– Awareness of Setting

Taking in the setting of a situation can provide context for how people will be affected. Try thinking of it as a form of “reading the room.” If you’re trying to have a sensitive conversation in a busy open space, it’s important to realize the person in front of you may not feel completely comfortable. Taking in these types of cues can help deepen your level of understanding.

– Awareness of Others

Since you can’t always be privy to what’s happening in the lives of those around you, you must be proactive with the observations you’re already taking in. Based on a study completed by Psychology Today, communication is actually 55% nonverbal, 38% vocal, and 7% words only. Take mental notes of the body language you’re observing and ask questions to better fully understand the people you’re interacting with. Keep in mind, reading body language is not an excuse to make assumptions into statements, it’s a tool to prompt seeking further understanding.

2. Develop Habits of Engagement

Once you become more aware, it’s important to take that knowledge and apply it to a few areas:

– Seek First to Understand

It can be natural to go into “fix-it” mode. You may have to resist the urge to try to solve the problem and instead focus on the connection with the person in front of you. You’ll find that most of the time they don’t need your advice first, but rather someone who understands them.

– Be Flexible in Adjusting

One intentional habit step to develop as an active listener is to allow for flexibility. If you’re aware that your team has a few stressful deadlines coming up, it may be helpful to rearrange the schedule to check in on them more. You can also be flexible in tailoring the meeting settings to meet the needs of a conversation. By having a willingness to be flexible as a leader, you’ll see an increase in productivity with both your time and energy.

Active Communication

3. Follow-up and Respond

Communication is ongoing, so following up is a way to express consistent care and accountability for both parties involved.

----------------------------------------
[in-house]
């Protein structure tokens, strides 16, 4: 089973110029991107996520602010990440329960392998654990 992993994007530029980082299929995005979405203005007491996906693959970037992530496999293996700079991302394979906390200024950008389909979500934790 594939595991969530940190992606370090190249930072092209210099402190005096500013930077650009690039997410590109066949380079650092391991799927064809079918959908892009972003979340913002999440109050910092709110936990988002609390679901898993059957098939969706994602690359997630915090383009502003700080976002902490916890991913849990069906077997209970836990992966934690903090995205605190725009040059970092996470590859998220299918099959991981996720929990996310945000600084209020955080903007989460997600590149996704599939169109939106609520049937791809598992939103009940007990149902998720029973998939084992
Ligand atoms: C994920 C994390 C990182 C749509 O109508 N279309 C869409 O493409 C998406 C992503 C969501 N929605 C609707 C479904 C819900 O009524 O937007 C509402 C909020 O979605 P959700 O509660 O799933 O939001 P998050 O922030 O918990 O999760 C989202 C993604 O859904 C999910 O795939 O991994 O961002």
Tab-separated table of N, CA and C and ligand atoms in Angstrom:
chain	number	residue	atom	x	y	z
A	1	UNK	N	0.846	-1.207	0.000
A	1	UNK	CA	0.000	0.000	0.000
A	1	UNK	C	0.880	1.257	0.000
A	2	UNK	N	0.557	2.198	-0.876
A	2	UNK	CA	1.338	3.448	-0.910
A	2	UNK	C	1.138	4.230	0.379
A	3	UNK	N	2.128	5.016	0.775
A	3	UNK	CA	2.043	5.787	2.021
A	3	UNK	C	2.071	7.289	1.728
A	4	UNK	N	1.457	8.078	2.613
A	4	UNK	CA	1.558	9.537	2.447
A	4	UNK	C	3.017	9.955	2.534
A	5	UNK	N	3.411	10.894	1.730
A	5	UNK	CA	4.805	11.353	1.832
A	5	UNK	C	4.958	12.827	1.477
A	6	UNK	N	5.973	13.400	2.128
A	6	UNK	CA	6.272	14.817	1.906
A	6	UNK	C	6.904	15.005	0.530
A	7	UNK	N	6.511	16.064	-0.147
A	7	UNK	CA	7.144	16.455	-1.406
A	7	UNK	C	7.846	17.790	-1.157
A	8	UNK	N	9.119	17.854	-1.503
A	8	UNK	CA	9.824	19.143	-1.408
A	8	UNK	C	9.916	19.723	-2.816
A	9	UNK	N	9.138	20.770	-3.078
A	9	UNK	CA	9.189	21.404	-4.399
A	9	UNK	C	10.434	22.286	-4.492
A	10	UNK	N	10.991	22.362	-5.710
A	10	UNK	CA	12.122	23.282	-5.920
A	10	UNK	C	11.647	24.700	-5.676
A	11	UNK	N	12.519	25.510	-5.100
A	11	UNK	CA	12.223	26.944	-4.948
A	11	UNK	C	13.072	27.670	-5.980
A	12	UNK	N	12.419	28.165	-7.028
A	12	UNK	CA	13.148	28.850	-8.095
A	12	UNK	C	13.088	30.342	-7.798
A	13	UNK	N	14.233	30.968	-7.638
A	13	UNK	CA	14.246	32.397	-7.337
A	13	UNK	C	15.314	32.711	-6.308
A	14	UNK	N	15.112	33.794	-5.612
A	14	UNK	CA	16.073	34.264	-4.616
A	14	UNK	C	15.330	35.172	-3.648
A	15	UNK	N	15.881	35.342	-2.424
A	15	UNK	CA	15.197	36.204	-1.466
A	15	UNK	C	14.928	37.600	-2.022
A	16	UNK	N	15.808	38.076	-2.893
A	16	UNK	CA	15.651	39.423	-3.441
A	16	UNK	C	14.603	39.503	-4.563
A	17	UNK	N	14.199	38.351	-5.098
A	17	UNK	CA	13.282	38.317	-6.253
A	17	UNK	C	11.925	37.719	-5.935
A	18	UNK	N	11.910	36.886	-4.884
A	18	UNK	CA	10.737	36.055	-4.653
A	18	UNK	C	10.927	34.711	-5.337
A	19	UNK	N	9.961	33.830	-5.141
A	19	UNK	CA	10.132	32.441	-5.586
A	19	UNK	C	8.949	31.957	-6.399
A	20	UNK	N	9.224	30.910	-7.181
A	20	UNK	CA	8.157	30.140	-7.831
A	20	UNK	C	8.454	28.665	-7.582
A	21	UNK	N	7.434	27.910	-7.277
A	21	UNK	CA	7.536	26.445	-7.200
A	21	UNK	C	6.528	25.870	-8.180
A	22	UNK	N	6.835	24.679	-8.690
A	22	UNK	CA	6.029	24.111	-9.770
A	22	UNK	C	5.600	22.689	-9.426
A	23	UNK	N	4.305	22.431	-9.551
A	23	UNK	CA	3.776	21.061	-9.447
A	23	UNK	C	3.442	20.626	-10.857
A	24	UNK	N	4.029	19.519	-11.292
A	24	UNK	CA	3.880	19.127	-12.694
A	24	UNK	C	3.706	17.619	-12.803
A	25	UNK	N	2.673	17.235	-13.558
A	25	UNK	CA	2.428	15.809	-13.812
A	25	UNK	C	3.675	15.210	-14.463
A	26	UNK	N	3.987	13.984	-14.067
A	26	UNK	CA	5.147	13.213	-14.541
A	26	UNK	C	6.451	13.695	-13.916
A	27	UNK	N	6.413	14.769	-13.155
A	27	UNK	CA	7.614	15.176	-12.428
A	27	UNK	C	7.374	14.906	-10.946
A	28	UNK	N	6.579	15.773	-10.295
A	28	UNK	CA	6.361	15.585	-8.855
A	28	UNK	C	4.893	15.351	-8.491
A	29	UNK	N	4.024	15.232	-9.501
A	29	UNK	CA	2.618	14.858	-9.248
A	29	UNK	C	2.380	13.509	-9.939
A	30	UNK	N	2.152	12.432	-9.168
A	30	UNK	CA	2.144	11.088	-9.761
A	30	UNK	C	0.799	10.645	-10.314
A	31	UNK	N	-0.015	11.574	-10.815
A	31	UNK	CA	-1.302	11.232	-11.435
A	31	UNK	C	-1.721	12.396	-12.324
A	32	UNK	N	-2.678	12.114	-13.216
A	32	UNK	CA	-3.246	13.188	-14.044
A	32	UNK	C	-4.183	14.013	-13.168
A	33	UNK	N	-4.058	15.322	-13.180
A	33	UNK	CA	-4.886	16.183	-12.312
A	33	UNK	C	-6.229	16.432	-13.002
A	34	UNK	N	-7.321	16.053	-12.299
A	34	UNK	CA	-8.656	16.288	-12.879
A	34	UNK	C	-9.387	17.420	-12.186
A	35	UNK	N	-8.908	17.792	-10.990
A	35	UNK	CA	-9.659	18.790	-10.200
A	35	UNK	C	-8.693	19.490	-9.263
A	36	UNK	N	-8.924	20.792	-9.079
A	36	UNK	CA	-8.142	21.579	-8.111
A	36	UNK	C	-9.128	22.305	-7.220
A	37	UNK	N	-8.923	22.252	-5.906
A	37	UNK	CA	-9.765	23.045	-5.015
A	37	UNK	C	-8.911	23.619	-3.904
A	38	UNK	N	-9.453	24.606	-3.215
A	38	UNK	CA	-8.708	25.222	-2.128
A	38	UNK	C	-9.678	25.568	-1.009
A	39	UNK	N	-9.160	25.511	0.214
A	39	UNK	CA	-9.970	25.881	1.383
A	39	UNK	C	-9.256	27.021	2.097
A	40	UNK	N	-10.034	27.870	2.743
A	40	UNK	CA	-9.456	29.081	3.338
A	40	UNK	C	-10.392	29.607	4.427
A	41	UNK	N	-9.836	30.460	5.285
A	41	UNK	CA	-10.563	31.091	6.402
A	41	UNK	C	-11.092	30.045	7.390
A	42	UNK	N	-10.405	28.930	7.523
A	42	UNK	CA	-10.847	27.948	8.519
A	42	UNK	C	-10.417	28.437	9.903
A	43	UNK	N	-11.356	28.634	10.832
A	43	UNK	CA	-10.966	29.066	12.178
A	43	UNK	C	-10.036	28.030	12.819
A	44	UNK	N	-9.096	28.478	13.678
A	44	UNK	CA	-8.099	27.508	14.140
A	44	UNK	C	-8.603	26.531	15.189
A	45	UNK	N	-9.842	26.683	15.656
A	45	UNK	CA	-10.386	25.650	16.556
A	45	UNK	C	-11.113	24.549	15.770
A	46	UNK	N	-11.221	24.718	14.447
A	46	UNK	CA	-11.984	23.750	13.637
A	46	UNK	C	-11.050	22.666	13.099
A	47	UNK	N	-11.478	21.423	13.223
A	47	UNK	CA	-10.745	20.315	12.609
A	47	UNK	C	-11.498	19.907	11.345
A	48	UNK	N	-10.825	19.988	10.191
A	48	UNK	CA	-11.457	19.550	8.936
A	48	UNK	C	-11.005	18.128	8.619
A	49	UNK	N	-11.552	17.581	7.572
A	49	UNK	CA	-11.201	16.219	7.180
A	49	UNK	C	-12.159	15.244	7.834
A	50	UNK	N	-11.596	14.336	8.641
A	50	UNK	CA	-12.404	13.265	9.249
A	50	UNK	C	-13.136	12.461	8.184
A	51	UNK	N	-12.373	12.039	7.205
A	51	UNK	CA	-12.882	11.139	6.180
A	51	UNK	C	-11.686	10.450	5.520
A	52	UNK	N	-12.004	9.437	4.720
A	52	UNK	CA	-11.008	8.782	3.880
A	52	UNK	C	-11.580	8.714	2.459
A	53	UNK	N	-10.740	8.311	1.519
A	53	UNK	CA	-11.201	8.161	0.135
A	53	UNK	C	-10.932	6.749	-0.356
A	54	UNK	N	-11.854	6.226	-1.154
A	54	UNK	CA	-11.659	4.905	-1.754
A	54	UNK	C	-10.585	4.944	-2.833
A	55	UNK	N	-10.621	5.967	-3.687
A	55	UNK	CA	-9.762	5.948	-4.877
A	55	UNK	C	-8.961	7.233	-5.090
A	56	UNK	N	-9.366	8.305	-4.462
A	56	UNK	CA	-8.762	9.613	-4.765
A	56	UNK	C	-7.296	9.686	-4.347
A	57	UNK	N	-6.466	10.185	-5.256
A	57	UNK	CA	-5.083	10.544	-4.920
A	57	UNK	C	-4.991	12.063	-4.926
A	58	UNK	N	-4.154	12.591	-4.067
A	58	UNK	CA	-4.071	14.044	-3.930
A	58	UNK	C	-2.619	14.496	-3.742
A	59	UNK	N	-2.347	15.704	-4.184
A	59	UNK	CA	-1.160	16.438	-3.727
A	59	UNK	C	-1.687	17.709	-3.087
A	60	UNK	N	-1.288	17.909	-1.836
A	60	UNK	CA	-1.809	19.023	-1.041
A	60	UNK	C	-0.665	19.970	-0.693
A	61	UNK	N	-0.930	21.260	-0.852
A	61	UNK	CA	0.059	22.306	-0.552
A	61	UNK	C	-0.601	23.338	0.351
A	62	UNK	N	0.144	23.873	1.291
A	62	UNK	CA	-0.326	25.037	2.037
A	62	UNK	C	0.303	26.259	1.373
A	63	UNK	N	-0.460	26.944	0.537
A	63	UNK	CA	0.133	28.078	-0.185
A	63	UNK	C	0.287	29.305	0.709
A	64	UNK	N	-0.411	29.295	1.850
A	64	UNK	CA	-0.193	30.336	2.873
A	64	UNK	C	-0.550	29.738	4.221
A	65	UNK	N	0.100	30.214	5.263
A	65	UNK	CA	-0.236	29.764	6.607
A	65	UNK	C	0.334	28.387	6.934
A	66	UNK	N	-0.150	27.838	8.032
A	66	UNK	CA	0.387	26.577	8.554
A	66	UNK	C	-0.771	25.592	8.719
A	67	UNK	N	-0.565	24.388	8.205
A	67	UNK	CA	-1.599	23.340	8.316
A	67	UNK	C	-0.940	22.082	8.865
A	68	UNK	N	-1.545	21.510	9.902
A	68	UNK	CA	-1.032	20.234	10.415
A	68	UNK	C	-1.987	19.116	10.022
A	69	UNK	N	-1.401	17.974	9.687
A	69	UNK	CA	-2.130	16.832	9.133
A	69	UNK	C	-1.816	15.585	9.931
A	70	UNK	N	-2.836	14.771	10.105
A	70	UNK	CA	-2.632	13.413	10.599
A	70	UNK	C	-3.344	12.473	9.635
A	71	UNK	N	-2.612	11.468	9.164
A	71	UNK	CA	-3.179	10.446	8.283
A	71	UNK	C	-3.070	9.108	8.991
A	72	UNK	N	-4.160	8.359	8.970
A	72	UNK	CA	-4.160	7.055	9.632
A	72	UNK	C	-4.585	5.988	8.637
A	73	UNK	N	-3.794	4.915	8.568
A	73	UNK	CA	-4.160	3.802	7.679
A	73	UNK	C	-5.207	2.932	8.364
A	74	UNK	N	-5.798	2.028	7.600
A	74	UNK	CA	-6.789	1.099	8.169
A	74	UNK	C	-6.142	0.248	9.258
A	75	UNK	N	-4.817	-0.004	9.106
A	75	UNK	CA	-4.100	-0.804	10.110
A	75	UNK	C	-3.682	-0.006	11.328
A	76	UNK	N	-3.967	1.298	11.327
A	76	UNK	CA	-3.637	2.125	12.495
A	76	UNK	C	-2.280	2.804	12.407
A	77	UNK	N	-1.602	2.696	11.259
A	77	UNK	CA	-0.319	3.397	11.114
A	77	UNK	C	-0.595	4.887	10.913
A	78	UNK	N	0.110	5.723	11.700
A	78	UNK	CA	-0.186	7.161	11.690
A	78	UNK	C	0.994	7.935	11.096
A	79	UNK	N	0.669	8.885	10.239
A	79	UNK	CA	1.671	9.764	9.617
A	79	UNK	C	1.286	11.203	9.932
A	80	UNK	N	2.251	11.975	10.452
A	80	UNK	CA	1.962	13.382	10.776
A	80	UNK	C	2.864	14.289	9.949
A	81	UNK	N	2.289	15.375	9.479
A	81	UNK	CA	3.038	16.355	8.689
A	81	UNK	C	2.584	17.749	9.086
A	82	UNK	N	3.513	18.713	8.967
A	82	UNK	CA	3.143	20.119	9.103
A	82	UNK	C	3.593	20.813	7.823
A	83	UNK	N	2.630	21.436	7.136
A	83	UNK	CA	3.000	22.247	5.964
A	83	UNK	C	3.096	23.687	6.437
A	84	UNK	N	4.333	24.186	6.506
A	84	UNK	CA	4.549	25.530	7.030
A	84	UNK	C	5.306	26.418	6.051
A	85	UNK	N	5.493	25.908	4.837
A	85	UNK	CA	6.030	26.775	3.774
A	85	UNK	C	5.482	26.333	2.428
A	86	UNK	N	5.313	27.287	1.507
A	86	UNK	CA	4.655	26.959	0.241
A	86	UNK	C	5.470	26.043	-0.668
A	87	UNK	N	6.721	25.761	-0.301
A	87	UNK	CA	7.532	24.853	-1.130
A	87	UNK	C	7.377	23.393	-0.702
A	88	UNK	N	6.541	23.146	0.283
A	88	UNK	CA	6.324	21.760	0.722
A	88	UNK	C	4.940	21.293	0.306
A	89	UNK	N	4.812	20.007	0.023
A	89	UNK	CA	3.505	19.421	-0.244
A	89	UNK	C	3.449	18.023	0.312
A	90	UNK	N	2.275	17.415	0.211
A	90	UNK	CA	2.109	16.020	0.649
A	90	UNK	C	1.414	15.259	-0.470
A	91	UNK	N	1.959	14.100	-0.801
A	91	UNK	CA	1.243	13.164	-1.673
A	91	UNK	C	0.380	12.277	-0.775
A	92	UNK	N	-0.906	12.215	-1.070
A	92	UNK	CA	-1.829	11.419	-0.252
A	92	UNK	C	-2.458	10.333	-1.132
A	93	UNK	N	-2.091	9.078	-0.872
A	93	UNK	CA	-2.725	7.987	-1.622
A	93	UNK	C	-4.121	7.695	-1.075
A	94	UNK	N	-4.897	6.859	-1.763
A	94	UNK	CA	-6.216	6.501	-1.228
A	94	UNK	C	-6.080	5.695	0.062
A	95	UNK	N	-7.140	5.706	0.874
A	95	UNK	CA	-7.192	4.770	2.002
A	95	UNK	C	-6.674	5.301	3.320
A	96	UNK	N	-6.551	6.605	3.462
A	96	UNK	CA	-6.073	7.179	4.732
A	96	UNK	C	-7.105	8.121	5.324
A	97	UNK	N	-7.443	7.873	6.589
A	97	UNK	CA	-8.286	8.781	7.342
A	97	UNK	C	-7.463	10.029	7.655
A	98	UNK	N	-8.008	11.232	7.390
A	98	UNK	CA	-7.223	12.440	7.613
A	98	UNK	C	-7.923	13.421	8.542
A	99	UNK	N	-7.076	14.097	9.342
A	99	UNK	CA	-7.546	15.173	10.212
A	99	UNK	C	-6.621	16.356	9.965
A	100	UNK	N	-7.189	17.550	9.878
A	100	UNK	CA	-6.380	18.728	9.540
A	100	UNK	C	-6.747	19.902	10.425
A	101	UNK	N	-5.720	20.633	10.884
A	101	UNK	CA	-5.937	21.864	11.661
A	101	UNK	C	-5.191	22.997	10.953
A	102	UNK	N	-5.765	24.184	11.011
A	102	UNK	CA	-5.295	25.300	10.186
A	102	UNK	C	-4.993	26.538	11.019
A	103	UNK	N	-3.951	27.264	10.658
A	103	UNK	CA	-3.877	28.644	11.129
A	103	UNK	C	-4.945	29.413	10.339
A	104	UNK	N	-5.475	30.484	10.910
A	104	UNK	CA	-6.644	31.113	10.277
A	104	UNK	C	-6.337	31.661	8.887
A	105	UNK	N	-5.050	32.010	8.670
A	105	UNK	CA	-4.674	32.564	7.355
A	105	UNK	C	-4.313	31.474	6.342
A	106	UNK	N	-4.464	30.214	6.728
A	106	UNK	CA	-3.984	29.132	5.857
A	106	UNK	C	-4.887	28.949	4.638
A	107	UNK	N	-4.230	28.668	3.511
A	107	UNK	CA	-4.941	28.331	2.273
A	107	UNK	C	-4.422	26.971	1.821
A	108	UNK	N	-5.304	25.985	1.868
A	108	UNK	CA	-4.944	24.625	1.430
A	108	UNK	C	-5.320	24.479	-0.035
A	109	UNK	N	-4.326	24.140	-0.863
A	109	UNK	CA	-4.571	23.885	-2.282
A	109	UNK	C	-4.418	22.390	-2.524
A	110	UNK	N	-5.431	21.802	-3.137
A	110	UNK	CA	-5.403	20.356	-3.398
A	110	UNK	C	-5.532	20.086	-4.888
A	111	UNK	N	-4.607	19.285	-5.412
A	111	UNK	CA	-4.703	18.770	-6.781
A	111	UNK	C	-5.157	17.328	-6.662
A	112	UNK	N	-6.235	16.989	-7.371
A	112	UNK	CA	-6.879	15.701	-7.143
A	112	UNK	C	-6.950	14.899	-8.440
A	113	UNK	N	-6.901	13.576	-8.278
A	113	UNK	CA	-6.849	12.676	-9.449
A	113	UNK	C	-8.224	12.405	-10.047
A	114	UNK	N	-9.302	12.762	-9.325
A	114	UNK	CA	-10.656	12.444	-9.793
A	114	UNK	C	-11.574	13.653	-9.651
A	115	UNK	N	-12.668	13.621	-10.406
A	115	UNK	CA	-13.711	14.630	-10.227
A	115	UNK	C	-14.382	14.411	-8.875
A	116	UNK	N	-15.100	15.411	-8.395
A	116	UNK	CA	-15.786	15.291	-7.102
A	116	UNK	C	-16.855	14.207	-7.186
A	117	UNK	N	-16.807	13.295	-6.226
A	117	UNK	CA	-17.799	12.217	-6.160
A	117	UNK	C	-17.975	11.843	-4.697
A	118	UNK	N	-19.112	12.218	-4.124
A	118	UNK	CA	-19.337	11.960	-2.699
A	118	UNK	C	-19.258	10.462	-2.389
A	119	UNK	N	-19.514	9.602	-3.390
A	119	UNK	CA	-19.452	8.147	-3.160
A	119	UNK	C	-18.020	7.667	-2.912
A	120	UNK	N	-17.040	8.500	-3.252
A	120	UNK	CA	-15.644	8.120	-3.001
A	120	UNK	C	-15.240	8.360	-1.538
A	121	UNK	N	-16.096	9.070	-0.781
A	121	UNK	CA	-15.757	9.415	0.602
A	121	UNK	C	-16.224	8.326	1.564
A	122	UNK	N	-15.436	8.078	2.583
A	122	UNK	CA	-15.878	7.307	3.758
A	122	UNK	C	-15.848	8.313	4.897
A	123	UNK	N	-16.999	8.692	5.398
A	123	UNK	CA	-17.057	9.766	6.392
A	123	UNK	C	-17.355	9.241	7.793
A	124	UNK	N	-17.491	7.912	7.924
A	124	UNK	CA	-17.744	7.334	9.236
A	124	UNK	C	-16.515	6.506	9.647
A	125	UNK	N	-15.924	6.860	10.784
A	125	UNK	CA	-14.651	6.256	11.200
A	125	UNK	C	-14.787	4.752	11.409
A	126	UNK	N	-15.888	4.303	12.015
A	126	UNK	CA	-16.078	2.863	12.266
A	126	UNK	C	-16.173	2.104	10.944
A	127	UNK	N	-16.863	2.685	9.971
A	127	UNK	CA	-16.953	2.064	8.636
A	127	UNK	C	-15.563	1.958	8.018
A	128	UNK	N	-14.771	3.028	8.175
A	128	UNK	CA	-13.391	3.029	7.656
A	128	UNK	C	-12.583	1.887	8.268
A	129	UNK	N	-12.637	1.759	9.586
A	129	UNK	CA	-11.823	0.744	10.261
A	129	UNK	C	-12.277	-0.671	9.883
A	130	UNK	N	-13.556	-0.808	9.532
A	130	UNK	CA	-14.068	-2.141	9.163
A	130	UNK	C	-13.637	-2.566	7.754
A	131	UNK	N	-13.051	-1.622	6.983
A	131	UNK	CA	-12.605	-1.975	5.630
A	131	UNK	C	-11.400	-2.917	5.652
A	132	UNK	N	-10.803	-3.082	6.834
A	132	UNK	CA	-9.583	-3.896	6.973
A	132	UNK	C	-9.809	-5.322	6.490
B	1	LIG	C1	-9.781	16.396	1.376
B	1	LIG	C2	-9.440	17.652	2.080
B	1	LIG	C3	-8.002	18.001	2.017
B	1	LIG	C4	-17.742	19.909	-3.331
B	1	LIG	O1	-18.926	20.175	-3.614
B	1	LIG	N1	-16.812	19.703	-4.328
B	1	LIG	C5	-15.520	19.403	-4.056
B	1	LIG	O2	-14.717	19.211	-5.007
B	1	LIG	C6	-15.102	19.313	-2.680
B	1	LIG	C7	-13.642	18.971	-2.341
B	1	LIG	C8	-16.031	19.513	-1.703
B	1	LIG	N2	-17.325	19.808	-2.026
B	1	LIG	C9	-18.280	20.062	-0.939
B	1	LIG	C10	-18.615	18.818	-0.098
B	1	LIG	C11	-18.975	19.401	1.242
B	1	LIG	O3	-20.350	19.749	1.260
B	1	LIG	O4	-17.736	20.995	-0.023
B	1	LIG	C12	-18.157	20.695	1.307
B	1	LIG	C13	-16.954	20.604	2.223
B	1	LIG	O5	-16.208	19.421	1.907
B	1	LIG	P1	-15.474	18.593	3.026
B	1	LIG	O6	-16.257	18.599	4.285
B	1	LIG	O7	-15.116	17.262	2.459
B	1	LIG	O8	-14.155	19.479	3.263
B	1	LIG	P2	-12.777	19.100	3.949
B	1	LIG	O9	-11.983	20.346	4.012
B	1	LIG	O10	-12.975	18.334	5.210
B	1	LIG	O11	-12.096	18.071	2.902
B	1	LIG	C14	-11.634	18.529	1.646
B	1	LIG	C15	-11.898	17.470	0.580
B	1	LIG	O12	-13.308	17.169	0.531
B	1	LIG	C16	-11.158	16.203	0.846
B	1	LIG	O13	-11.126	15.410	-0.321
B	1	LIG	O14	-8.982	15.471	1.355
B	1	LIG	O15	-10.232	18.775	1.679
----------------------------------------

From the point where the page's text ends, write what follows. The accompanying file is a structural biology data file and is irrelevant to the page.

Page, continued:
– Purposefully Respond

It’s necessary to know the purpose of your follow-up. Do you need to simply check in, perhaps further clarify, ask for additional feedback, or provide updated information? Discerning this can allow you to adjust the setting and timeframe of it to be the most effective and appropriate.

– It’s a Two-Way Street

Sometimes, a team needs to know where a leader stands in a situation. If appropriate, following up with clarification can help build a culture of trust behind the choices you make. When clarity can be provided on the how/why behind decisions, team members feel valued/included and as a leader, you become more approachable.

– Schedule It

Allowing too much time to pass before you check in can cause your follow-up to be less meaningful. It can be easy to forget details or the information can become irrelevant. Try setting detailed reminders to follow-up with team members to see how personal/work matters have progressed or changed over time.

Become the Active Communicator Your Team Needs

Active communication is multifaceted and requires you to holistically engage with your surroundings. Owning your part is not as simple as following a “how-to” method, but instead has to become part of who you are as a person. It doesn’t have to be burdensome, it just takes an intentional shift in your posture to begin.

Active Communication